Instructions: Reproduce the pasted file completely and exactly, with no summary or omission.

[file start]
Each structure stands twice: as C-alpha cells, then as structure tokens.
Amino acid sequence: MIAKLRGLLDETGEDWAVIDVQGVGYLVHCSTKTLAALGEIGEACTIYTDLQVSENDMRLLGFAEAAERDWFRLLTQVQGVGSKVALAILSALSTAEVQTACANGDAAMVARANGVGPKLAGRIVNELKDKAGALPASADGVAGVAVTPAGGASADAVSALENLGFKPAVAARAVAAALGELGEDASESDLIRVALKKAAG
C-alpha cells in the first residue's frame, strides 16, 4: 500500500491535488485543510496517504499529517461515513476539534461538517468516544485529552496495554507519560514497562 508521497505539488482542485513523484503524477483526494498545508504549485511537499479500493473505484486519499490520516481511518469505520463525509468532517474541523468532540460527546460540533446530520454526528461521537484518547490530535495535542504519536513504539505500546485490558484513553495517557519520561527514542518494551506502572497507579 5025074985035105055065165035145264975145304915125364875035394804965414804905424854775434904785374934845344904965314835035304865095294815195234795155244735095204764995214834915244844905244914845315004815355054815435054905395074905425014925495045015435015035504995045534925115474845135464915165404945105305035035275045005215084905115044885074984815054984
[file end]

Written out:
Each structure stands twice: as C-alpha cells, then as structure tokens.
Amino acid sequence: MIAKLRGLLDETGEDWAVIDVQGVGYLVHCSTKTLAALGEIGEACTIYTDLQVSENDMRLLGFAEAAERDWFRLLTQVQGVGSKVALAILSALSTAEVQTACANGDAAMVARANGVGPKLAGRIVNELKDKAGALPASADGVAGVAVTPAGGASADAVSALENLGFKPAVAARAVAAALGELGEDASESDLIRVALKKAAG
C-alpha cells in the first residue's frame, strides 16, 4: 500500500491535488485543510496517504499529517461515513476539534461538517468516544485529552496495554507519560514497562 508521497505539488482542485513523484503524477483526494498545508504549485511537499479500493473505484486519499490520516481511518469505520463525509468532517474541523468532540460527546460540533446530520454526528461521537484518547490530535495535542504519536513504539505500546485490558484513553495517557519520561527514542518494551506502572497507579 5025074985035105055065165035145264975145304915125364875035394804965414804905424854775434904785374934845344904965314835035304865095294815195234795155244735095204764995214834915244844905244914845315004815355054815435054905395074905425014925495045015435015035504995045534925115474845135464915165404945105305035035275045005215084905115044885074984815054984